Lessons from the Oso Landslide
Presented by Marvin R. Pyles, Ph.D., P.E., F. ASCE, professor emeritus of forest engineering, Oregon State University
Abstract: On March 22, 2014, in Washington State, a landslide of nearly 10 million cubic yards moved rapidly from the north side of the Stillaguamish river across the river, through the Steelhead Haven neighborhood, and across SR 530, demolishing all the homes in the neighborhood, engulfing automobiles on the highway, and killing 43 people – men, women, and children. Investigation of the landslide done under the authority of the Attorney General of Washington developed geotechnical data that suggests a convergence of factors as the likely cause of the landslide. This is not particularly surprising for a natural landslide. Perhaps more importantly, analysis of the landslide demonstrated the shortcomings of a number of geotechnical investigation and analysis methods, and pointed to the lack of a standard with respect to quantifying landslide hazard and risk. Further, the litigation that followed the landslide demonstrated a number of aspects of litigation that are incompatible with the author’s perspective about sound geotechnical professional practice.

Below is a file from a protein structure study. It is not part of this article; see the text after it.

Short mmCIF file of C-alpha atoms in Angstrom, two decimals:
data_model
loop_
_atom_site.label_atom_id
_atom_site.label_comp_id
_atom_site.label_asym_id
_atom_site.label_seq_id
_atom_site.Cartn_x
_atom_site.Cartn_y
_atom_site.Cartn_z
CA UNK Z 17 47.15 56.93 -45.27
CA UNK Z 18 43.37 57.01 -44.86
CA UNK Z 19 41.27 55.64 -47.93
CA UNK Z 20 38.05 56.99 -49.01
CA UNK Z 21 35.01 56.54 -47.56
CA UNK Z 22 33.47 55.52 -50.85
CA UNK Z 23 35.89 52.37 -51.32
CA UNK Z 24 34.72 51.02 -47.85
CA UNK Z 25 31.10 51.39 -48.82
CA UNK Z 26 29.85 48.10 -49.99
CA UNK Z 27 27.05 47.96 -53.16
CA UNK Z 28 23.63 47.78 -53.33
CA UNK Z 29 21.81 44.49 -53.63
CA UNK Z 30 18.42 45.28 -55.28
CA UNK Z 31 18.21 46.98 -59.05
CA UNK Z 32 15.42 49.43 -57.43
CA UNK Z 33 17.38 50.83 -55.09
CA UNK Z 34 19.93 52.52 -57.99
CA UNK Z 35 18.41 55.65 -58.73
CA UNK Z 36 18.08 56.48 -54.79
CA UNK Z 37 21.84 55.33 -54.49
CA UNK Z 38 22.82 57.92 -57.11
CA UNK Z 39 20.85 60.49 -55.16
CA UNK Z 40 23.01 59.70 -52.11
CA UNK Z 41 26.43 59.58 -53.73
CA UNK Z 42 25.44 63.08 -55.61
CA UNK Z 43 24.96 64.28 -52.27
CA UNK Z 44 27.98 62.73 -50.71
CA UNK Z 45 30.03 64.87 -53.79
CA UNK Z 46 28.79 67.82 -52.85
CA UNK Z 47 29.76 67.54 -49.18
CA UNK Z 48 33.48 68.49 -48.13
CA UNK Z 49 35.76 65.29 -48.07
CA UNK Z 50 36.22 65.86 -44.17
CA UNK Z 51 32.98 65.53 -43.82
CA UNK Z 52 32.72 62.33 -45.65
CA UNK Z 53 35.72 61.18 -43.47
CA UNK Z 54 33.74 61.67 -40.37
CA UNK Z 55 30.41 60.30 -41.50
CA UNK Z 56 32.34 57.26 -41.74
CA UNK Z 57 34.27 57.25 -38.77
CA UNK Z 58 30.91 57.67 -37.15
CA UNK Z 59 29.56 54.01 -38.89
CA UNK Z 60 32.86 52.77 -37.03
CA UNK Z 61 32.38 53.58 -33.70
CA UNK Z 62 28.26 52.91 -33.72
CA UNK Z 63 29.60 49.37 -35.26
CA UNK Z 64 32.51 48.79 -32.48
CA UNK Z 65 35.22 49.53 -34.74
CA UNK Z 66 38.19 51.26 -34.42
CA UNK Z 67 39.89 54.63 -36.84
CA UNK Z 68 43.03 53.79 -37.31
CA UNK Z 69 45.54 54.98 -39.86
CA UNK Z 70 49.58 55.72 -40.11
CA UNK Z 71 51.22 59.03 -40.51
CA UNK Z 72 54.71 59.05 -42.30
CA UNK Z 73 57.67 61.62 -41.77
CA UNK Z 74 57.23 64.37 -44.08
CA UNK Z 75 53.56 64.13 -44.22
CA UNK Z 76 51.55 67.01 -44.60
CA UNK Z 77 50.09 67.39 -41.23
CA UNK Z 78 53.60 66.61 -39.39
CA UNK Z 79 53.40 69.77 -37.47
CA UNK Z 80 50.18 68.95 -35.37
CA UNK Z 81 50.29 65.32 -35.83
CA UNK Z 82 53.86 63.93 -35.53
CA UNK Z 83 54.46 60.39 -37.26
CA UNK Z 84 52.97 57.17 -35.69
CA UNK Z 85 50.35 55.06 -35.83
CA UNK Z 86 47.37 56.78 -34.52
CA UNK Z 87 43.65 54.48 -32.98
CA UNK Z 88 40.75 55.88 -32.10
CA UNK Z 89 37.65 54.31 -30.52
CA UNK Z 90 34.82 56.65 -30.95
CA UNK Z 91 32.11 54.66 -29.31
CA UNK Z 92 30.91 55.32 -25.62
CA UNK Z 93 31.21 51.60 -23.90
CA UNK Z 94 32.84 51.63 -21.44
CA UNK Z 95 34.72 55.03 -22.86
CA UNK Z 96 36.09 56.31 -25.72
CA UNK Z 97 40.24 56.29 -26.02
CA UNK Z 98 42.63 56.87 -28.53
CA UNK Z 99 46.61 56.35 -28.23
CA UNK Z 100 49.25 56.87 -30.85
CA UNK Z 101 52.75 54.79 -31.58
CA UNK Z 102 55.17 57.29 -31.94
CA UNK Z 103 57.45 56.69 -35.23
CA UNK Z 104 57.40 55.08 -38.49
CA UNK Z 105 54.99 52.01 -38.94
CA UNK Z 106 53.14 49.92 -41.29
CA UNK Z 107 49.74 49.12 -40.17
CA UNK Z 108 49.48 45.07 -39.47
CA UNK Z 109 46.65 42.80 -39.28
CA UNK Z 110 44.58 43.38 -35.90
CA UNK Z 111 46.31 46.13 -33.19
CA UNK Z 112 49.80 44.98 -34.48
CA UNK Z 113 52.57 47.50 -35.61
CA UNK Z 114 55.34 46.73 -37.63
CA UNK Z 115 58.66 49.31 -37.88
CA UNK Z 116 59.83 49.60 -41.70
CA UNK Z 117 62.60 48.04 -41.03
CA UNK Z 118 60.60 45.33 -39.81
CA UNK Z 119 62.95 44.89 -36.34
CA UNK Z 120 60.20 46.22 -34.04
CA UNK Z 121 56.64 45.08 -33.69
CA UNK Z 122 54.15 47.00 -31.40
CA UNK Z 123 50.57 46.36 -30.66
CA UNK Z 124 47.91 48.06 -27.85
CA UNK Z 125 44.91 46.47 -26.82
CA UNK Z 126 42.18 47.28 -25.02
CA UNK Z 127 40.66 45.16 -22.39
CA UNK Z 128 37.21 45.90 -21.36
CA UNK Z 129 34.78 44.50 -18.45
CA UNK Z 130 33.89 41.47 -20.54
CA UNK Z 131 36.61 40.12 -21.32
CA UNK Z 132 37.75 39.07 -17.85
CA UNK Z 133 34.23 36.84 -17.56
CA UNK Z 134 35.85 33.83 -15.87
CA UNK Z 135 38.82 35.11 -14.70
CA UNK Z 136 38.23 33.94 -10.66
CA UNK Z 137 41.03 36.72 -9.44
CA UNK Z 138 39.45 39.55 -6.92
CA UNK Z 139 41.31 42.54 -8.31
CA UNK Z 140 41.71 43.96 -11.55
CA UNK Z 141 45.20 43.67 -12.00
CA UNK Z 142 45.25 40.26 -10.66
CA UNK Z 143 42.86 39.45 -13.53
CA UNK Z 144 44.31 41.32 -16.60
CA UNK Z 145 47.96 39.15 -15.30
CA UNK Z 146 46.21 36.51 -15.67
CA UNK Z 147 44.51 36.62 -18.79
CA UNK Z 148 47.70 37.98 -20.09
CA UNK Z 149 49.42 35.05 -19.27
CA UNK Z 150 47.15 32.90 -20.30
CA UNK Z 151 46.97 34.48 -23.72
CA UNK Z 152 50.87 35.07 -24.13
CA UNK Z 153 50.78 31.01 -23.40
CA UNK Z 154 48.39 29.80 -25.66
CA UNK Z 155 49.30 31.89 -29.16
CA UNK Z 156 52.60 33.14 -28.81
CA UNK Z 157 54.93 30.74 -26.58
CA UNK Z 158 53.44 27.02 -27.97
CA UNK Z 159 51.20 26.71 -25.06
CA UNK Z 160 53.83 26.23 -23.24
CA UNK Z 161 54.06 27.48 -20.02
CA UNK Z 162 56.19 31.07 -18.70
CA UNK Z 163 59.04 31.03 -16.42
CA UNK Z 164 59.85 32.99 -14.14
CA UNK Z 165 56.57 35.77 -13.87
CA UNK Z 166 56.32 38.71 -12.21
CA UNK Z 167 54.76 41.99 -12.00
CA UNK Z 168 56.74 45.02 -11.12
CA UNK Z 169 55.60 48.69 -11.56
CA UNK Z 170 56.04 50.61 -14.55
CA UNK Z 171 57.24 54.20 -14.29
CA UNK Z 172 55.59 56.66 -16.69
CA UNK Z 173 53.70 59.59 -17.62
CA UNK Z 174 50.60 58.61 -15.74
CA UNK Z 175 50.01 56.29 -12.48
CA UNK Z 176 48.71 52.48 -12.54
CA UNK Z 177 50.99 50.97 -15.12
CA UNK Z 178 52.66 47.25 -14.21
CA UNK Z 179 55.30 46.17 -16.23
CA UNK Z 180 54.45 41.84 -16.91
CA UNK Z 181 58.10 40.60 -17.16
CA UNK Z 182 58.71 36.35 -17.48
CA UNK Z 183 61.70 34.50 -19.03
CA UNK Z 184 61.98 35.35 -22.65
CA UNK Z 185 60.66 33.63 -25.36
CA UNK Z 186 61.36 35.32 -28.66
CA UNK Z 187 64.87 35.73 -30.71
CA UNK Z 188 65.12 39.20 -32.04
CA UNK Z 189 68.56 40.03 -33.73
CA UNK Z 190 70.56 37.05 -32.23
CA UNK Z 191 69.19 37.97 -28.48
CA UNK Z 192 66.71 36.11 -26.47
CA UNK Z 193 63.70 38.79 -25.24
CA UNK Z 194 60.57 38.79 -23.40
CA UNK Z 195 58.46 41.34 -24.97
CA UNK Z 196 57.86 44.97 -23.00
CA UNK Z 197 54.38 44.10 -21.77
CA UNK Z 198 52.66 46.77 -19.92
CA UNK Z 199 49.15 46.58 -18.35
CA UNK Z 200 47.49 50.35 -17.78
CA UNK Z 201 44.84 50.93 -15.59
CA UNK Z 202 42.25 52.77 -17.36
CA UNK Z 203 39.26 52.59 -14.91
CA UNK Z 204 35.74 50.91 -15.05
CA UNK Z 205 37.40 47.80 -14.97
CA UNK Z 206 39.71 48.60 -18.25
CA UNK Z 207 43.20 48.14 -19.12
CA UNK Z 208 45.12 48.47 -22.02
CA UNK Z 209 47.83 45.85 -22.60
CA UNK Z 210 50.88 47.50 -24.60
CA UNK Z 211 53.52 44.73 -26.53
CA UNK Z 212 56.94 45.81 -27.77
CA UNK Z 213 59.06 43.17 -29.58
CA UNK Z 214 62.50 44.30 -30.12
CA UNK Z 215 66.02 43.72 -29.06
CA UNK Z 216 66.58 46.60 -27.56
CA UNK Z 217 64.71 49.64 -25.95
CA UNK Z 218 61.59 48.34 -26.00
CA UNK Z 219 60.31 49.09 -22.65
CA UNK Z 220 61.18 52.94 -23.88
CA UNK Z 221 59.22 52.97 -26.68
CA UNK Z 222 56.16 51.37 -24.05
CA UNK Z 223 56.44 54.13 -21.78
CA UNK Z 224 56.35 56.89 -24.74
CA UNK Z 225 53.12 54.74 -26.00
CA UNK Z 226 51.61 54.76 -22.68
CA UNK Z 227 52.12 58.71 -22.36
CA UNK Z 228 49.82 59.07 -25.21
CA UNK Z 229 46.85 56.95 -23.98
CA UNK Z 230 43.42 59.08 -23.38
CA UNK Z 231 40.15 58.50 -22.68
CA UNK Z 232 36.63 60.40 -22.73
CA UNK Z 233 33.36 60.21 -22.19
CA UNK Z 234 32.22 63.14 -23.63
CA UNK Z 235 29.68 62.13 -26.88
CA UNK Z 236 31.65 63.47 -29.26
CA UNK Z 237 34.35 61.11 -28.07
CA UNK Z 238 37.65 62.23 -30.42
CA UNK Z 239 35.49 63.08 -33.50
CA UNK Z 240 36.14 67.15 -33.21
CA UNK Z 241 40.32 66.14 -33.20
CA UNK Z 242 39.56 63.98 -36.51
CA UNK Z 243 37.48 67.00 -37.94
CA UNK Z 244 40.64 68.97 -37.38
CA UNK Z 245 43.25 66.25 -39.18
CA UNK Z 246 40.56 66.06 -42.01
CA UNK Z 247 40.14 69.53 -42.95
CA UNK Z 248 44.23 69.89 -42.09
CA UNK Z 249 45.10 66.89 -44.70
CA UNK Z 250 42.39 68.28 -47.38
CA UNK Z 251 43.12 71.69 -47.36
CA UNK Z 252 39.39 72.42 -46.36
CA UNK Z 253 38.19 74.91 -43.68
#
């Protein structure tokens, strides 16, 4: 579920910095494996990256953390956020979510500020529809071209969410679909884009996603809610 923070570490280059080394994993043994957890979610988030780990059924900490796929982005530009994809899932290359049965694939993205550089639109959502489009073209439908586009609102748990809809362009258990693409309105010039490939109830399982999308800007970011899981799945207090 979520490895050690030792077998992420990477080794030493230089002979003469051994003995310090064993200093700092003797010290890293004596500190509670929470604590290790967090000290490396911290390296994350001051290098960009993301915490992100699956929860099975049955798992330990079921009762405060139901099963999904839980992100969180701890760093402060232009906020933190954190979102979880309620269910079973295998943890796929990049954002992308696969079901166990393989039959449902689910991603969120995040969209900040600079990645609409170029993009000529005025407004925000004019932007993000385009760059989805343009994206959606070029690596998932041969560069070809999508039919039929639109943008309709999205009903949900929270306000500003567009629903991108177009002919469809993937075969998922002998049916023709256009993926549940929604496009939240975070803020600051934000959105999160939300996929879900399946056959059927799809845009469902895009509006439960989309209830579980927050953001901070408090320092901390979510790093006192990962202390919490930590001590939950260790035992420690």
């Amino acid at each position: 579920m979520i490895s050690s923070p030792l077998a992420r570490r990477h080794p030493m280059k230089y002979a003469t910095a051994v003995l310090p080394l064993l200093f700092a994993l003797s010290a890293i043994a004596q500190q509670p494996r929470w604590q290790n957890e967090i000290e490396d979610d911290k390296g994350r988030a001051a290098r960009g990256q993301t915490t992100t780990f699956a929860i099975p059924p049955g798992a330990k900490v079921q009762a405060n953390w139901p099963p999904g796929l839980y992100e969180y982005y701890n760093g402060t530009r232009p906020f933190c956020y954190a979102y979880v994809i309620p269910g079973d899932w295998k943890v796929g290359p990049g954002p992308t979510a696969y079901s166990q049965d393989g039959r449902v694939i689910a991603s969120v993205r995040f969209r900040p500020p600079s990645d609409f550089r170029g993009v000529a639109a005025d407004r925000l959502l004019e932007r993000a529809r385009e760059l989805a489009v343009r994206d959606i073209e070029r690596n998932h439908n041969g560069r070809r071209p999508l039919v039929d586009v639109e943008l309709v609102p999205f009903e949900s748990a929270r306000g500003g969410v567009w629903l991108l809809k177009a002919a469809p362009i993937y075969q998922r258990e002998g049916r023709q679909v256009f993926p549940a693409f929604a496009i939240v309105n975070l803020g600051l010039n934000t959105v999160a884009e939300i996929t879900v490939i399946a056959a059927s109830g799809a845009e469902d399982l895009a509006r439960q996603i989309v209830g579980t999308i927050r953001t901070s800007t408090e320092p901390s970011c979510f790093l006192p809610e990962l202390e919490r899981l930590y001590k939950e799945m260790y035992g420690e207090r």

Biography: Marvin Pyles is a professor emeritus of forest engineering at Oregon State. For 33 years, he taught geotechnical engineering in the forest engineering, civil engineering, and construction engineering management programs at Oregon State. Dr. Pyles is an Oregon State civil engineering alum, having received his BS and MS degrees from Oregon State. He received his PhD from the University of California, Berkeley. Over the course of his career he also taught at San Diego State University, and the University of Canterbury in New Zealand. He is a Registered Professional Engineer in California, Oregon, and Washington, and has maintained a consulting practice for the past 40 years.
Wednesday, May 15 at 4:30pm to 5:30pm
Kearney Hall, 311
1491 SW Campus Way, Corvallis, OR 97331
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